Smokers should continue to pay plenty in taxes on tobacco

Premier kills idea of MSP surcharge on smokers

Clark opposes de Jong proposal to tinker with premiums

Premier Christy Clark has blocked Health Minister Mike de Jong’s idea of charging smokers higher MSP premiums to reflect the extra burden they put on B.C. health care system.

“I don’t support it,” the premier said Friday, two days after de Jong told Black Press he was “seriously looking” at the idea.

Clark said it’s a slippery slope to start charging higher MSP premiums based on people’s personal behaviour.

“People pay more taxes because they pay taxes on cigarettes,” Clark said.

She added that if the government needs to raise more revenue from smokers, it should raise taxes on tobacco.

B.C. is already getting more revenue from tobacco since July 2010 when the harmonized sales tax took effect, increasing the price by seven per cent because the provincial sales tax did not apply to tobacco here.

Reverting back to the GST/PST system would mean tobacco taxes go back down unless B.C. opts to raise its separate tax on tobacco.

De Jong raised the notion of an MSP surcharge on smokers in a panel discussion at the Union of B.C. Municipalities convention.

He gave no details, calling it a concept under exploration.

“I think smokers would be upset to be singled out,” de Jong said. “But we want them to be upset because they are engaged in a behaviour that is costing the rest of society billions of dollars.

De Jong raised the issue as he outlined government plans to carve money out of existing health spending to fund new initiatives to prevent chronic illness and reduce long-term costs.

B.C. already spends nearly $100 million a year on health promotion and disease prevention.

Victoria’s latest move is to fully fund nicotine patches and other smoking cessation aids.

Smokers will no longer have the excuse of not being able to afford to pay for help to quit smoking, de Jong said, adding the $15 million required will come from other parts of the health budget.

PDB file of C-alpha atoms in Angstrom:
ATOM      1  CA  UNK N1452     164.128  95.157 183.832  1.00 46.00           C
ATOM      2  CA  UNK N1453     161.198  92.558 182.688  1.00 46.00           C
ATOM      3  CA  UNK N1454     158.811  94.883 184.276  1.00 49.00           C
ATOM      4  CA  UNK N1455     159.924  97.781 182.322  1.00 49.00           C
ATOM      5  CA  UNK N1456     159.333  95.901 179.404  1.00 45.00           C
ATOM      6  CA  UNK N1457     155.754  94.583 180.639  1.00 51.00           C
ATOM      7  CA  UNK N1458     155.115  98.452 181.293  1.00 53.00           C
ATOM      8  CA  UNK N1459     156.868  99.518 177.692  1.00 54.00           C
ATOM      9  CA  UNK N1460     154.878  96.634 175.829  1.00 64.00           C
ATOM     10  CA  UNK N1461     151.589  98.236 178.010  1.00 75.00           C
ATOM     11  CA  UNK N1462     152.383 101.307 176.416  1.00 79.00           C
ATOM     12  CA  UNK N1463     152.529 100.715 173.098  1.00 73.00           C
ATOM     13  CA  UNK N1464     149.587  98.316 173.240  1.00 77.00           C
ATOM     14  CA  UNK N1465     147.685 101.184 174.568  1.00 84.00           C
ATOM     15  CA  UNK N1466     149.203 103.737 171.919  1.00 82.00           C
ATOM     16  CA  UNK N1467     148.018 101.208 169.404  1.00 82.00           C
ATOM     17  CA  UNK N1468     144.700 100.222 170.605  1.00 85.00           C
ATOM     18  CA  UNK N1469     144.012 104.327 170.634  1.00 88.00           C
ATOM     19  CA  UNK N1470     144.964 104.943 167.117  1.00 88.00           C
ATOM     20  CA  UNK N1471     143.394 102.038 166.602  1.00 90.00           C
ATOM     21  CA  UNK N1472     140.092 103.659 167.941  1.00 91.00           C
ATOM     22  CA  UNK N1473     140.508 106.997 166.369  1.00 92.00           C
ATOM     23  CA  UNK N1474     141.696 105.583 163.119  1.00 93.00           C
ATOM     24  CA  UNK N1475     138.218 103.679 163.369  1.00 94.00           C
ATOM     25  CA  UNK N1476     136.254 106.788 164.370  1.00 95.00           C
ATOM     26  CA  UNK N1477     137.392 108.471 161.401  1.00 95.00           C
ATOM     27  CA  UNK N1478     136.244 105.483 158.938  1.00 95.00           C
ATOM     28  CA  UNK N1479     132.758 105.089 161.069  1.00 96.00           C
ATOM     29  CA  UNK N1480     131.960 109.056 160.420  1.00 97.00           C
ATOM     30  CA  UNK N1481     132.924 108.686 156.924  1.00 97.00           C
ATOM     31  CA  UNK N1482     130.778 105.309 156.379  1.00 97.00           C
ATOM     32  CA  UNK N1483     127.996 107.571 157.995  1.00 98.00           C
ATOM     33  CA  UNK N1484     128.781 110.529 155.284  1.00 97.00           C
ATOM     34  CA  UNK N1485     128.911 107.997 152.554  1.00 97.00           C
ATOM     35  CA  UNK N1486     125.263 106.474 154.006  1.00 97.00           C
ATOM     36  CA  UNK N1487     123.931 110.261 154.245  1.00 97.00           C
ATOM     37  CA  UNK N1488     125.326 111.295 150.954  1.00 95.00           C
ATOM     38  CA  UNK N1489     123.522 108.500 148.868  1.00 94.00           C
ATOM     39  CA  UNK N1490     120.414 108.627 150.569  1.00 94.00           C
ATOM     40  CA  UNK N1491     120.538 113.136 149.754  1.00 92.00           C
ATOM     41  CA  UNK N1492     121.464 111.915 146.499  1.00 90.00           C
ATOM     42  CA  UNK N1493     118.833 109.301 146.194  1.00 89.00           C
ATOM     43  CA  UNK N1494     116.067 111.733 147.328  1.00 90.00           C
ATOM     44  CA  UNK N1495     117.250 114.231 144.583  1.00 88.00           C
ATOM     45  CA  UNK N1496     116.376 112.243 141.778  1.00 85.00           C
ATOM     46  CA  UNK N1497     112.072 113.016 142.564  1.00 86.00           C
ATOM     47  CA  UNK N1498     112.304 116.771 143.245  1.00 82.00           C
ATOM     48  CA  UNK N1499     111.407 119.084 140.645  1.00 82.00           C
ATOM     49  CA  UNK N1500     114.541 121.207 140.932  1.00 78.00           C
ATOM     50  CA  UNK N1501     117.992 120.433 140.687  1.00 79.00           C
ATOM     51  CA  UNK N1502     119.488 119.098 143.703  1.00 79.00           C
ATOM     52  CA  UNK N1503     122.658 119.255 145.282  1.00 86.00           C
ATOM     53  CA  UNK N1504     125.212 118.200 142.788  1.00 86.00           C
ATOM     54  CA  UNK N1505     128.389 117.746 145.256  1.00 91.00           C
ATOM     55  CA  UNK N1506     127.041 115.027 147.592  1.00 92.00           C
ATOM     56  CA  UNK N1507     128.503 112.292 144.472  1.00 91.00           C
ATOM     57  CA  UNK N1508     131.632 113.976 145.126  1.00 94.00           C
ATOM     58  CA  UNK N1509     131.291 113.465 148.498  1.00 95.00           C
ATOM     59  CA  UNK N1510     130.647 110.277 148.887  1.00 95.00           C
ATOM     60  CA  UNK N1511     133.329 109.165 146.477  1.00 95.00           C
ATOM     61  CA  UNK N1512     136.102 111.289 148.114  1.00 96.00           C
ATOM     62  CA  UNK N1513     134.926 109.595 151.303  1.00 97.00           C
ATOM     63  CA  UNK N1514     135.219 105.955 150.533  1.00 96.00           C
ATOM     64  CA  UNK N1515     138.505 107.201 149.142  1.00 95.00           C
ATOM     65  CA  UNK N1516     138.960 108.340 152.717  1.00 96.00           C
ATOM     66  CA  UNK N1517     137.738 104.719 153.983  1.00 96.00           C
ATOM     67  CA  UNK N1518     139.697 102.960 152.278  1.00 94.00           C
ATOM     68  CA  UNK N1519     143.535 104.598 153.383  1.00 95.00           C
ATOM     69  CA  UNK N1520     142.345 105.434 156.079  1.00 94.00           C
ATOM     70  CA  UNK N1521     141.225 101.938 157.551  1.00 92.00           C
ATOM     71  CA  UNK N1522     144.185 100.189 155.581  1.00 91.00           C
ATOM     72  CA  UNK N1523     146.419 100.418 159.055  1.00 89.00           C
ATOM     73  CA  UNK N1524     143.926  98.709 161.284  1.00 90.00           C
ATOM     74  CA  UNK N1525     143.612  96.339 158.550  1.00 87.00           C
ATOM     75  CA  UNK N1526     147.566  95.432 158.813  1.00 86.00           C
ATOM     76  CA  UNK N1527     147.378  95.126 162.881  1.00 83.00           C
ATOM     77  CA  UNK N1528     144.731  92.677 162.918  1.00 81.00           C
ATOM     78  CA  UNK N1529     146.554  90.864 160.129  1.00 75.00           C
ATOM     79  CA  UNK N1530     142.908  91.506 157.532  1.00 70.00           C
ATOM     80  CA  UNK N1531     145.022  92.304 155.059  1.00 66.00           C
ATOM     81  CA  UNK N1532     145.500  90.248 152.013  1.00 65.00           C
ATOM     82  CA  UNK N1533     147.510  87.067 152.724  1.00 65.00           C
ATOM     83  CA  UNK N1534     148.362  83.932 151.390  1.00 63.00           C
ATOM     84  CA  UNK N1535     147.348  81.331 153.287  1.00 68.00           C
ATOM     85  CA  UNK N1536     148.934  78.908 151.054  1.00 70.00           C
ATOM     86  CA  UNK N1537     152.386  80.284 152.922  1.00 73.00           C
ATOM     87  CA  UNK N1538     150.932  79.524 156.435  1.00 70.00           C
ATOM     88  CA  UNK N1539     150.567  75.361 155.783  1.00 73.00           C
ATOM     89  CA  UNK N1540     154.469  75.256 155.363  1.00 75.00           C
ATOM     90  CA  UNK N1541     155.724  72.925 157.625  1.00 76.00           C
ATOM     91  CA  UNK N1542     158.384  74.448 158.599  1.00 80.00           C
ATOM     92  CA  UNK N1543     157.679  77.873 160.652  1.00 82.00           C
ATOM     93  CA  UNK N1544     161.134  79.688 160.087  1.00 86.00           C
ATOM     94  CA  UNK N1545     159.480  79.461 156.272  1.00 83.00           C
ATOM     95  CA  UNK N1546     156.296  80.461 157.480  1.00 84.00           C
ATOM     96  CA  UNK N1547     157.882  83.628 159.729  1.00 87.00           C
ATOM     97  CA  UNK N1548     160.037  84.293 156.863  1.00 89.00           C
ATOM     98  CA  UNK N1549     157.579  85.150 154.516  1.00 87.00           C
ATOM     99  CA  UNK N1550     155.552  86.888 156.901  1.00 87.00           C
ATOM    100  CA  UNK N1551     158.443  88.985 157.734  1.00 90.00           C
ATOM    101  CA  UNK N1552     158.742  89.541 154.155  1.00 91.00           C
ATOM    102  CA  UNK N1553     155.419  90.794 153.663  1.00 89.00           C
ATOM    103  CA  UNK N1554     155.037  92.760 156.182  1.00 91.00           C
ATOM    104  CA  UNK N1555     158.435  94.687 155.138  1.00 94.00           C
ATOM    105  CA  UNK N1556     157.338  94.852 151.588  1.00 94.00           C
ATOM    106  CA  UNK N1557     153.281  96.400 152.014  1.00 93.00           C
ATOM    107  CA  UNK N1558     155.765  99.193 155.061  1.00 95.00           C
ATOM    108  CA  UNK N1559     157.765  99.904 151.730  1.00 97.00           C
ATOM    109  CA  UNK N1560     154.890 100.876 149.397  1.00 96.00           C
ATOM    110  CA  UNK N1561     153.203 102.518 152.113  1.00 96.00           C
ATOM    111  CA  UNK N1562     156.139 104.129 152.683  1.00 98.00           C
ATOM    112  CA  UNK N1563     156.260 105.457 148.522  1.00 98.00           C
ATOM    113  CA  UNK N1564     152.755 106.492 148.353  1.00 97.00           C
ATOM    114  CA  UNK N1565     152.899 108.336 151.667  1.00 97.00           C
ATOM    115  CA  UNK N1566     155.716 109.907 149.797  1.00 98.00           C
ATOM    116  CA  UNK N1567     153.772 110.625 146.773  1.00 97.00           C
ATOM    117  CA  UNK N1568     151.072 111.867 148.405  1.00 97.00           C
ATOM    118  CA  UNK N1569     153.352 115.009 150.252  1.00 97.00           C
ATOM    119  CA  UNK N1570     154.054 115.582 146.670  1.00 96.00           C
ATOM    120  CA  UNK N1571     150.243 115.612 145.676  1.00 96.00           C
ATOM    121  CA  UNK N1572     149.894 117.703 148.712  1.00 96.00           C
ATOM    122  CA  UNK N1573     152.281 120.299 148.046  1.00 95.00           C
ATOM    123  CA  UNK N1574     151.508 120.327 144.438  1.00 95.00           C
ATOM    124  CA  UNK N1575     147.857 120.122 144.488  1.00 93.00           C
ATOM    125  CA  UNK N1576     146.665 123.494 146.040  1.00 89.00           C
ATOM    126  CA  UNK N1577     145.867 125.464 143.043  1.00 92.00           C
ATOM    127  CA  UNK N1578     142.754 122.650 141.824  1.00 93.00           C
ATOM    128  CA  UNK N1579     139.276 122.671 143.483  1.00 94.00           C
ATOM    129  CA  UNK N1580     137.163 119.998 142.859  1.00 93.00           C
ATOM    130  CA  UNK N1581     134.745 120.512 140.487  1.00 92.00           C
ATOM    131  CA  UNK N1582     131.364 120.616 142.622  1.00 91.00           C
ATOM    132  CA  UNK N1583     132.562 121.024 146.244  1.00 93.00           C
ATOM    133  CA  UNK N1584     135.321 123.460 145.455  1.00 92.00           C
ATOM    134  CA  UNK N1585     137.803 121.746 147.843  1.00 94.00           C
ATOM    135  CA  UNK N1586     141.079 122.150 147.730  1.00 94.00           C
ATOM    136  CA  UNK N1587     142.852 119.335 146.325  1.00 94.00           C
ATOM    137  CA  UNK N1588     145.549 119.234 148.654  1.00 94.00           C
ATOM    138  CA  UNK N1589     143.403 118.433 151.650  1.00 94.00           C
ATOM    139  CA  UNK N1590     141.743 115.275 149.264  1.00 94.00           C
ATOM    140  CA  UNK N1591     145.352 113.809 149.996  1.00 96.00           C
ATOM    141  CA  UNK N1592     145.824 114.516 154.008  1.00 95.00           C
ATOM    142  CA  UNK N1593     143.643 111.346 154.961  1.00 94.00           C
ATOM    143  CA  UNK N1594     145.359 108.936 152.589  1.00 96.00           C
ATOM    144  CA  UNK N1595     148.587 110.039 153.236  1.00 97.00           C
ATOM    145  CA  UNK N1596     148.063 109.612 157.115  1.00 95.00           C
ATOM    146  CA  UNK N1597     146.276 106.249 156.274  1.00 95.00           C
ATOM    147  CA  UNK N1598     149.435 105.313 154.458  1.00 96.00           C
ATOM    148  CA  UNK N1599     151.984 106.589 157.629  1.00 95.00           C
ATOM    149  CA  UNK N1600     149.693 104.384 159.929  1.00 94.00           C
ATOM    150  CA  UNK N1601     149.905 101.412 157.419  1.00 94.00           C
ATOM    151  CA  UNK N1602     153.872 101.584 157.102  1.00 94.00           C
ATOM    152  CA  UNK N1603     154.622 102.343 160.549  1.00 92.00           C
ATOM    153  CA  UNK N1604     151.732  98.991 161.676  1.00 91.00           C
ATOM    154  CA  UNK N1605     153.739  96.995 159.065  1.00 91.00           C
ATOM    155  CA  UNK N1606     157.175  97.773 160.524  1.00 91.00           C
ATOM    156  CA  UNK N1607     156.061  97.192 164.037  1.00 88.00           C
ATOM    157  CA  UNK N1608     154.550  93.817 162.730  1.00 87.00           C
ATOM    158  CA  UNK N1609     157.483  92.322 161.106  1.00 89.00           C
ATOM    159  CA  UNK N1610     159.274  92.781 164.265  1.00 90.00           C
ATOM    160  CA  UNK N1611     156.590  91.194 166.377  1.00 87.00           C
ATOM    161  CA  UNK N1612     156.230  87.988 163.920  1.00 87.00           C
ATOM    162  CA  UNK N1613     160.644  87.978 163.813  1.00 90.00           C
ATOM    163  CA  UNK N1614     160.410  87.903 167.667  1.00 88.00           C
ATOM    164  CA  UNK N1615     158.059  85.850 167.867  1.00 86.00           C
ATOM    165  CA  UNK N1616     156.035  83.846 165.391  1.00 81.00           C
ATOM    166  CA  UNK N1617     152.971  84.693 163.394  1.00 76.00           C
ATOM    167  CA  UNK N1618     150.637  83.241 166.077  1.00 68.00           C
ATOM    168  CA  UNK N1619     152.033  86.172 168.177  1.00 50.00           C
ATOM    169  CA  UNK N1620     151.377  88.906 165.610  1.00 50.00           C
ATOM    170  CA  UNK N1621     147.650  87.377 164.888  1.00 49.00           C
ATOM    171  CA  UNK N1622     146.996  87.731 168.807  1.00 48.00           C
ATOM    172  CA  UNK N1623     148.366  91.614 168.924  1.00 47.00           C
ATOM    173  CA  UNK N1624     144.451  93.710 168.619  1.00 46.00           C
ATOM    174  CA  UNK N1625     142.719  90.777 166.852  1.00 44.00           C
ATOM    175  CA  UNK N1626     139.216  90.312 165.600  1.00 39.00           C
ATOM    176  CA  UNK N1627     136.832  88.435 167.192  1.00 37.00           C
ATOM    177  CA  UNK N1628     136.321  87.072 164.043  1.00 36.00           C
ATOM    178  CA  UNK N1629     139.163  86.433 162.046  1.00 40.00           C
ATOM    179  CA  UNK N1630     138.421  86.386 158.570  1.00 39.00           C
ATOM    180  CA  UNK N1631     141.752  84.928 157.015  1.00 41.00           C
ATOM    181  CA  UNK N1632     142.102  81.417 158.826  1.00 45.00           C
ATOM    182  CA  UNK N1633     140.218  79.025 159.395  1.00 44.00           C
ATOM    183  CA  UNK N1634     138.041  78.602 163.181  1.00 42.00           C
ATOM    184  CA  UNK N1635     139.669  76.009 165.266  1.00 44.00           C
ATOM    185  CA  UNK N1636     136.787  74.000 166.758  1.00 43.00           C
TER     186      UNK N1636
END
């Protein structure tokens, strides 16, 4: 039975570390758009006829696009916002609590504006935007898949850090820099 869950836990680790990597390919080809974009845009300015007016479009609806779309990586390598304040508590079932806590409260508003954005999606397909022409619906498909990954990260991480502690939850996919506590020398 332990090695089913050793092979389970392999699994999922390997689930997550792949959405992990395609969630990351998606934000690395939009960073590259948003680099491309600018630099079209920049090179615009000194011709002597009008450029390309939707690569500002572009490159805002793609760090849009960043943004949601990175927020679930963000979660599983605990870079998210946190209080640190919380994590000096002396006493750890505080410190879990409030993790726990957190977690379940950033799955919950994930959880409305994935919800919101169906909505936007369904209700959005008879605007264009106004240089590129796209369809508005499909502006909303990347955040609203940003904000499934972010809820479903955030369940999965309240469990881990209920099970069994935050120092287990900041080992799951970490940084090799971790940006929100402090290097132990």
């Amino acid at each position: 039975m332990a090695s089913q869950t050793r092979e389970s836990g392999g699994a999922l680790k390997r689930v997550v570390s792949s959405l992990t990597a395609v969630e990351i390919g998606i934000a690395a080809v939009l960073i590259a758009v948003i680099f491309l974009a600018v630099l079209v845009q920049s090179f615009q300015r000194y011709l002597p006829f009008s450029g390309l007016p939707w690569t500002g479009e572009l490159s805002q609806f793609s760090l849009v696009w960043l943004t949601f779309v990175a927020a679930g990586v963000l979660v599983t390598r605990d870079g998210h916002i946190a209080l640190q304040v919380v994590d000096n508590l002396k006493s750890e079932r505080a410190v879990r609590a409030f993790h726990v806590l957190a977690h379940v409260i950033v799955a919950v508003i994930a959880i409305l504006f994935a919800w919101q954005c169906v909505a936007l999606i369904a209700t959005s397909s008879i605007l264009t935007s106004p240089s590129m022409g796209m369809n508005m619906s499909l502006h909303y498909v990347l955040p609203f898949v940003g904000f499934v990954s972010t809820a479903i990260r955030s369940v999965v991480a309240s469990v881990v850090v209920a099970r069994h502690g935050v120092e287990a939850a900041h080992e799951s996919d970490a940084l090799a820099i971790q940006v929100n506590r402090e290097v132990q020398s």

More than 300 people signed up in the first hours as the new program launched Friday.

Smokers make up just 14 per cent of the B.C. population – the lowest rate in Canada – but de Jong said cutting that to 12 or 10 per cent would still save billions of dollars.

He said there’s no new money to fund disease prevention initiatives, so cash much come from other health spending, adding that may mean difficult decisions ahead.

B.C.’s health budget has climbed from $4.8 billion in 1990, when it made up 32 per cent of all government spending, to $16 billion now or 45 per cent.

“We keep plundering other budgets to feed an insatiable appetite in health care,” de Jong said. “We are going to have to live within our means in health care and actually shift the emphasis.”

Get local stories you won't find anywhere else right to your inbox.
Sign up here

Just Posted

‘I’ve fallen through the cracks’: Victoria woman calls herself new face of homelessness

Tonya Alton has had to move almost ten times since a ‘wrongful eviction’ in March

UPDATED: Young deckhands backed out of fatal Arctic Fox II trip just before fishboat departed

Inexperienced twin brothers had ‘gut feeling’ and bailed before going to open ocean

Edward Milne students clean up Whiffen Spit

Volunteers find styrofoam, cigarette butts and a single shoe

Missing python found under vehicle in Victoria

The snake was located more than six kilometres from where it went missing

View Royal teen inspired by pandemic creates thermal camera from scratch

14-year-old plans to make 10 touchless hand sanitizers for schools

B.C. records new COVID-19 death, 85 more cases; Horgan calls on celebrity help

This brings the total number of active confirmed cases to 531 across the province

Horvat scores 2 as Vancouver Canucks beat Blues 5-2 in NHL playoff opener

Game 2 in best-of-seven series goes Friday night

Old-growth forest defenders in Campbell River call for B.C. forest minister’s resignation

Protestors outside North Island MLA’s office ask government to stop old-growth logging

Teachers to get 2 extra days to prepare for students’ return, now set for Sept. 10

Students will first start with orientation and learn rules of COVID-19 classroom policies

High-volume littering at Cape Scott draws ire from hiking groups

Popular Vancouver Island hiking spot not closing, but frustration about crowding grows

SFU to drop ‘Clan’ varsity team name

The ‘Clan’ name is shortened from ‘Clansmen,’ and was introduced roughly 55 years ago

New Tory leader must build a strong team in Commons and for the campaign: Scheer

Scheer marked his final day in the House of Commons today as leader of the Opposition

B.C. to hire 500 more COVID-19 contact tracers ahead of fall

Contract tracers add an ‘extra layer’ in the fight against the novel coronavirus

Feds commit $305M in additional funds for Indigenous communities during COVID-19

Money can be used to battle food insecurity and support children and mental health

Most Read